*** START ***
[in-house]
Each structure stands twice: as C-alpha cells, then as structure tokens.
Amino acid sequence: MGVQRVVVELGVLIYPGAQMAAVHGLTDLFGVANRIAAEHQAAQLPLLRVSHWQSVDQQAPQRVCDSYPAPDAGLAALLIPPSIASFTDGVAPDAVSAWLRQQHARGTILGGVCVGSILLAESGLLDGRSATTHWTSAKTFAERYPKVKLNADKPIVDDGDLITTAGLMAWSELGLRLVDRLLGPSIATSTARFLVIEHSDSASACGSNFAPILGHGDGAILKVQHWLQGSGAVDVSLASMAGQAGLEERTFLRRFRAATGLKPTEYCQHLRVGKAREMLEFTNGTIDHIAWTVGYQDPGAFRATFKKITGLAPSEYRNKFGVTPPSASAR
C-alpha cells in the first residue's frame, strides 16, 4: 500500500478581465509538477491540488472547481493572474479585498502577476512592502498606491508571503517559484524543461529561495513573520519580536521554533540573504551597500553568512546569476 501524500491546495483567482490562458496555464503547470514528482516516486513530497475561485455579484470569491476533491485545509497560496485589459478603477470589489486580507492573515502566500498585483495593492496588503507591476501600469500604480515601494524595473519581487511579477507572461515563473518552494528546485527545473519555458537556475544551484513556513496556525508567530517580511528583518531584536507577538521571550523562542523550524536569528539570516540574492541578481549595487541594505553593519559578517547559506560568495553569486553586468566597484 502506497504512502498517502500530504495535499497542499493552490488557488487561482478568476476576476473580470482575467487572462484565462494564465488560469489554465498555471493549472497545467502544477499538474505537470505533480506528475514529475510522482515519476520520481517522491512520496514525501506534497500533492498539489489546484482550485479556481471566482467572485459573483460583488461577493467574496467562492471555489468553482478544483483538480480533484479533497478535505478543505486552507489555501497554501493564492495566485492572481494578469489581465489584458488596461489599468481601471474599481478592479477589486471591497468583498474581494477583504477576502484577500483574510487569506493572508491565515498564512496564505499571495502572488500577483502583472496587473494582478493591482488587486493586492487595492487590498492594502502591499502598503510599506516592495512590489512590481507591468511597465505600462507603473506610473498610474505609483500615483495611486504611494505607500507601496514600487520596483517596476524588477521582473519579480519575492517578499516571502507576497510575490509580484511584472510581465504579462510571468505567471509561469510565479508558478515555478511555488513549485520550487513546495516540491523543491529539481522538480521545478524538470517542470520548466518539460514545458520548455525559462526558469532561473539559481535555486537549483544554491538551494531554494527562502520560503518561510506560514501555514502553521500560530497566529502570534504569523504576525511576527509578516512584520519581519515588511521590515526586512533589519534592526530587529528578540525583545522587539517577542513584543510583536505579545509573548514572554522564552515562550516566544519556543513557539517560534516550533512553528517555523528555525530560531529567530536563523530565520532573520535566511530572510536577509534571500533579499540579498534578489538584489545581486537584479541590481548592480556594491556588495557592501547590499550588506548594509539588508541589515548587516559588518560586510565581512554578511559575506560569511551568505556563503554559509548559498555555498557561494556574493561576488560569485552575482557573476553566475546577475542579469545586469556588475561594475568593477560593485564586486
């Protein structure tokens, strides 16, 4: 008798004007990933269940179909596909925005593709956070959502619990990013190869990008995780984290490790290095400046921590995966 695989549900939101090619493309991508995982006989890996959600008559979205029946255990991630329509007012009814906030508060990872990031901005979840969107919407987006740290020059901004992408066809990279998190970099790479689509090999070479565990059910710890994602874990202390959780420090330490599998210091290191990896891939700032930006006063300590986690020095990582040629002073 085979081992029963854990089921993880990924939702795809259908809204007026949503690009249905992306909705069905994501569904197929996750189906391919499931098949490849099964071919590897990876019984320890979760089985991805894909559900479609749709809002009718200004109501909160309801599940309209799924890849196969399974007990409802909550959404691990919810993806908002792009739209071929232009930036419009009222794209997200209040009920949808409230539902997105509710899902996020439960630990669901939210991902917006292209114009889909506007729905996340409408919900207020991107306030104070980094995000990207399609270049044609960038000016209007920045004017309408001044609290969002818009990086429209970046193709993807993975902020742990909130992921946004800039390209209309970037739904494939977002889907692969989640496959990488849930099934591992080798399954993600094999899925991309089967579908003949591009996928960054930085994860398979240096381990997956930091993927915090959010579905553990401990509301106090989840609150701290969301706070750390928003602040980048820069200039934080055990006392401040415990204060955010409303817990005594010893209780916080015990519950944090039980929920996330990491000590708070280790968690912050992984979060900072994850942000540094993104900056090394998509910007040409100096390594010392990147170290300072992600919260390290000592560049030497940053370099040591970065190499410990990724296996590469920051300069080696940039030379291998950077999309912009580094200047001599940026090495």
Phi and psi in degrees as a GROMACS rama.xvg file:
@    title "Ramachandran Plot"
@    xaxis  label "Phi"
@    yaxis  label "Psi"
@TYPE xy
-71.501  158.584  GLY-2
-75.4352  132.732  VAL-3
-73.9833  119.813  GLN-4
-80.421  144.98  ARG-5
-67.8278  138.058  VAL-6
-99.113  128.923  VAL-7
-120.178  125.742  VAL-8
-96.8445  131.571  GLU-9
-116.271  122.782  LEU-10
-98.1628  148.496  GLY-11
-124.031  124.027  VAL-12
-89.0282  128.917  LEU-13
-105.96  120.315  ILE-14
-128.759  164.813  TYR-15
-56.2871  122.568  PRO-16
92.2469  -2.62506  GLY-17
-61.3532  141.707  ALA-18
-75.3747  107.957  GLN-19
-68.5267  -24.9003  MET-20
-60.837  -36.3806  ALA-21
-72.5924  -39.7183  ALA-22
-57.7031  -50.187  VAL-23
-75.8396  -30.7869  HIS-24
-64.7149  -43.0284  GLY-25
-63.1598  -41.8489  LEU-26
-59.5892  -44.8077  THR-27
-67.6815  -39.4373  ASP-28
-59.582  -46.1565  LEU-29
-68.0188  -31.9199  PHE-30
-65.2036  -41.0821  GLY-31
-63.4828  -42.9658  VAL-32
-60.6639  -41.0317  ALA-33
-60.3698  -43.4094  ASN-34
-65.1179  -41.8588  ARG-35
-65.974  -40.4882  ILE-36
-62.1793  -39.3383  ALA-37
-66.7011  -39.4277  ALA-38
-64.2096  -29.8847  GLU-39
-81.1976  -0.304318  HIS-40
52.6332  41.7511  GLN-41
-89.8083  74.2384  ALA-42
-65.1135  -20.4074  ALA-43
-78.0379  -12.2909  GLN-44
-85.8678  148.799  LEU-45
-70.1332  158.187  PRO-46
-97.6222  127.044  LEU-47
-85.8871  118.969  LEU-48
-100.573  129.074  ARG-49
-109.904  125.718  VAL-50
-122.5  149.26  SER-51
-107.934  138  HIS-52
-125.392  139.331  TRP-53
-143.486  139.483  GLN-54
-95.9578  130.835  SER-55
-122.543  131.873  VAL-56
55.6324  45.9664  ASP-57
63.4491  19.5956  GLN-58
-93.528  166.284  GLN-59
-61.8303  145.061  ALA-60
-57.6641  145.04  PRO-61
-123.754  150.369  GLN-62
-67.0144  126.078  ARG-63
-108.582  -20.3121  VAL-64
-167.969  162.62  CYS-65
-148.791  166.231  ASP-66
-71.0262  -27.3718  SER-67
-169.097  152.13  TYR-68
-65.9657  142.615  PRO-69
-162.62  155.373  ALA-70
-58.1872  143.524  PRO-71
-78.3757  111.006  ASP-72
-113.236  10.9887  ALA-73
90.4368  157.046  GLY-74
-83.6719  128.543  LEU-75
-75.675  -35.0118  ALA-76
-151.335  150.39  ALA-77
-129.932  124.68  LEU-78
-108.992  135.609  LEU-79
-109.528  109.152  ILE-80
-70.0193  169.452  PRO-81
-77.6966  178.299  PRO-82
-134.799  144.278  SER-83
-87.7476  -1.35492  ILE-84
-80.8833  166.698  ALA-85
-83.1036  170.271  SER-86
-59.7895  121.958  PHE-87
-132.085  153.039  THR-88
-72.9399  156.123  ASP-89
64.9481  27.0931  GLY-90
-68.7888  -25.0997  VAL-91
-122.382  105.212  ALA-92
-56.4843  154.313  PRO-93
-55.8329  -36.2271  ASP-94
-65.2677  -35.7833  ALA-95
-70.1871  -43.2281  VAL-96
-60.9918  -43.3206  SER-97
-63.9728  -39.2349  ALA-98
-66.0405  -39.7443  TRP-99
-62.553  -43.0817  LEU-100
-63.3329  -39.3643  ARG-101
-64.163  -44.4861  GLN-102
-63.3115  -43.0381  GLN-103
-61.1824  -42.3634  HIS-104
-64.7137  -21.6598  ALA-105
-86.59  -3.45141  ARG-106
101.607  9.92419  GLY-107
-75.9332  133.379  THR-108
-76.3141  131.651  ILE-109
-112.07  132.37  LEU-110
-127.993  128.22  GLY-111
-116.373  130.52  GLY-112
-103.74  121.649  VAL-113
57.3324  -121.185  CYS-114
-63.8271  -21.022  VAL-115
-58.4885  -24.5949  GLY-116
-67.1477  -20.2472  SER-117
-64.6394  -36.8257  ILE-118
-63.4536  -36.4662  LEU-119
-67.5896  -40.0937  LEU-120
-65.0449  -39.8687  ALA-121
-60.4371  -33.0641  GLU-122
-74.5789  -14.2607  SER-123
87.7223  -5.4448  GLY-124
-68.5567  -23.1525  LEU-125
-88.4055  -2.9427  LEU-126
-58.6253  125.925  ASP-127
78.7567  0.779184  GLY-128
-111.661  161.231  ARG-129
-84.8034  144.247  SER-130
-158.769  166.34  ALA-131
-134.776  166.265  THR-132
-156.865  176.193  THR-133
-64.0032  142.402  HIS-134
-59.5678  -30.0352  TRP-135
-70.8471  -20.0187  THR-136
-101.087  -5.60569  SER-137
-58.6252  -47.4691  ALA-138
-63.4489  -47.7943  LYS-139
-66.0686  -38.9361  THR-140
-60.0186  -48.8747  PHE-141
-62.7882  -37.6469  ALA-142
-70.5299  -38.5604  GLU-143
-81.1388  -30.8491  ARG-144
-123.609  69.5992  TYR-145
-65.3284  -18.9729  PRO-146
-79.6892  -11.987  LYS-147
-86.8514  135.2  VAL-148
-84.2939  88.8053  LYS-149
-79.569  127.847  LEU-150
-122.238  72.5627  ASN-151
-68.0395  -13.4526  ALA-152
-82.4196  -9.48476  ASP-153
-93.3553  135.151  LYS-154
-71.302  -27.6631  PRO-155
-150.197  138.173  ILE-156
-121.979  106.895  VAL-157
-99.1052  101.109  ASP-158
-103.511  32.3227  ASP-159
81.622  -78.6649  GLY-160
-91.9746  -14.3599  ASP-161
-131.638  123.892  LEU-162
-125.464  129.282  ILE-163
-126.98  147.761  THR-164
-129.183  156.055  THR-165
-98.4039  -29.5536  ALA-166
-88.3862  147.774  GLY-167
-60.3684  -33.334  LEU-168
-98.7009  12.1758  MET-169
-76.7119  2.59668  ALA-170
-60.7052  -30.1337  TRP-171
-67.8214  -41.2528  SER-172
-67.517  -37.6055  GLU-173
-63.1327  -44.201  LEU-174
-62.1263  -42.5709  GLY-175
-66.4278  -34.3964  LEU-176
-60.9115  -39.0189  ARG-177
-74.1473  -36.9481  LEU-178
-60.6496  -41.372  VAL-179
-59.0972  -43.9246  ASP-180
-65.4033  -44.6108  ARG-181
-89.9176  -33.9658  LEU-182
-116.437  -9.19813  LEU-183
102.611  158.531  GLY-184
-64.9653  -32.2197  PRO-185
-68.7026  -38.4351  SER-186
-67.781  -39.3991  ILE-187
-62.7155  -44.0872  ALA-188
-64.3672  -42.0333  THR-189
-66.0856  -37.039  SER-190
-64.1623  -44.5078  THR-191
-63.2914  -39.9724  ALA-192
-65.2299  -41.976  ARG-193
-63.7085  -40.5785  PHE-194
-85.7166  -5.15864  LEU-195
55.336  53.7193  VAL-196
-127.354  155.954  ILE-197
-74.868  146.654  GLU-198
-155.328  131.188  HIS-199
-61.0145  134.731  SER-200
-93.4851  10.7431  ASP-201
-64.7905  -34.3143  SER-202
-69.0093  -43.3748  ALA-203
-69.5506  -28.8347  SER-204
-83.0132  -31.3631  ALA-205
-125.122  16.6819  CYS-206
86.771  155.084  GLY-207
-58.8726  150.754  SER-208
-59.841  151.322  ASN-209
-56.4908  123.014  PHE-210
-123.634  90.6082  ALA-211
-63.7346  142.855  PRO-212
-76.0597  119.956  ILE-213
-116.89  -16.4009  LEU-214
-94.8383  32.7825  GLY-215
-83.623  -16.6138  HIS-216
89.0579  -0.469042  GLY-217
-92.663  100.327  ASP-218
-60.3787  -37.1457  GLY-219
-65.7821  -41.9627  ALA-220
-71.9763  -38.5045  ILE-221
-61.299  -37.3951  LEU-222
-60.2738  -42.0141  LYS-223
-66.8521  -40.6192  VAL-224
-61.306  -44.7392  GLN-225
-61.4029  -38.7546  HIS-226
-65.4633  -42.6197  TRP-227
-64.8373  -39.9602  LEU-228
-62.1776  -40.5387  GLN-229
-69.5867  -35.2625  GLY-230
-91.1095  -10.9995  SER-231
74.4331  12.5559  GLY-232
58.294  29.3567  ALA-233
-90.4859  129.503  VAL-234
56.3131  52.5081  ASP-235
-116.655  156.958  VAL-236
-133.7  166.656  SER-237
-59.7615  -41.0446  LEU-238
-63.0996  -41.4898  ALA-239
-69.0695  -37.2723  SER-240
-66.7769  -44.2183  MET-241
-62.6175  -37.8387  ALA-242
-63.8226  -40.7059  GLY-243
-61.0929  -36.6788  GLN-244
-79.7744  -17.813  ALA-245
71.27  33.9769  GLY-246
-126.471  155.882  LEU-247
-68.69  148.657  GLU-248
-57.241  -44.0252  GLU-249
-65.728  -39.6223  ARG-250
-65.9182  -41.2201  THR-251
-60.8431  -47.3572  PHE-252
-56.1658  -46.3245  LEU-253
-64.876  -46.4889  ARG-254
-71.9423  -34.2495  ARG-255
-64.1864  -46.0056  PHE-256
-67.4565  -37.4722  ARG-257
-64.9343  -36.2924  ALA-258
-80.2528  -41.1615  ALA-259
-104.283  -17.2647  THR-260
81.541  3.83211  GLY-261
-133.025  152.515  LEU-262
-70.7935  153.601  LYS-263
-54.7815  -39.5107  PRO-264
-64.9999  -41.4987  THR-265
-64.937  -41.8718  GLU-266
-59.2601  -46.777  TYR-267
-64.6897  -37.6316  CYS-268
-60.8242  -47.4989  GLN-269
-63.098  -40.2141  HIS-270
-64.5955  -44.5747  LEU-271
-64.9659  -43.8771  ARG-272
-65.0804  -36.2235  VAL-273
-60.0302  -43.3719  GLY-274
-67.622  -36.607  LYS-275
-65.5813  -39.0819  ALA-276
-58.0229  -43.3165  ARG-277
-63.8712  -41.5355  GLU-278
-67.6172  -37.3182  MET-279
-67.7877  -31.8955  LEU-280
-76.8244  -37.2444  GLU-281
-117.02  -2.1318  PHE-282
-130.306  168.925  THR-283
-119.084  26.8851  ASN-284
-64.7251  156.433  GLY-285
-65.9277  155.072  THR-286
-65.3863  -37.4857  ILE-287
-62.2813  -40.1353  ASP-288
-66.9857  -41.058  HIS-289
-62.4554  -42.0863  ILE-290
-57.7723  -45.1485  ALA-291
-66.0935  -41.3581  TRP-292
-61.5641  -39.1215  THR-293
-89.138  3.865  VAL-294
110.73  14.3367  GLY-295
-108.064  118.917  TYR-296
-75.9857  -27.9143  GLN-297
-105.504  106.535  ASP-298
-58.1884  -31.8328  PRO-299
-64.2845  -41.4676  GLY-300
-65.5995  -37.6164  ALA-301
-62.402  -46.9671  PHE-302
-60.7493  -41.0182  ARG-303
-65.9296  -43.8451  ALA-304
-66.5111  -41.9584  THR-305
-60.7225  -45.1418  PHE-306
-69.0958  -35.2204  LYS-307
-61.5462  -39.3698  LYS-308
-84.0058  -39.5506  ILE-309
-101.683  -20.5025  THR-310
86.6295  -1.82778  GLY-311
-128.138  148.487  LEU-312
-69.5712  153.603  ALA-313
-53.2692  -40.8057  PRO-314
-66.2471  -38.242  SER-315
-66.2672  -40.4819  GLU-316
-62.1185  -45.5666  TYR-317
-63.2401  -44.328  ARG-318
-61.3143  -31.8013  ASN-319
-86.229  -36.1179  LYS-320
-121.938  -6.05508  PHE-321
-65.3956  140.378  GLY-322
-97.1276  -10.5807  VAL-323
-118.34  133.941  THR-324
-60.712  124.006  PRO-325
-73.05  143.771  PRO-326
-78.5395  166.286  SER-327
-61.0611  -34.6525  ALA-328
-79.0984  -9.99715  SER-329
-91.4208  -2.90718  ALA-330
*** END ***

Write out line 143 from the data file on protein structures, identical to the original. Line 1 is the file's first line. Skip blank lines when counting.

-64.0032  142.402  HIS-134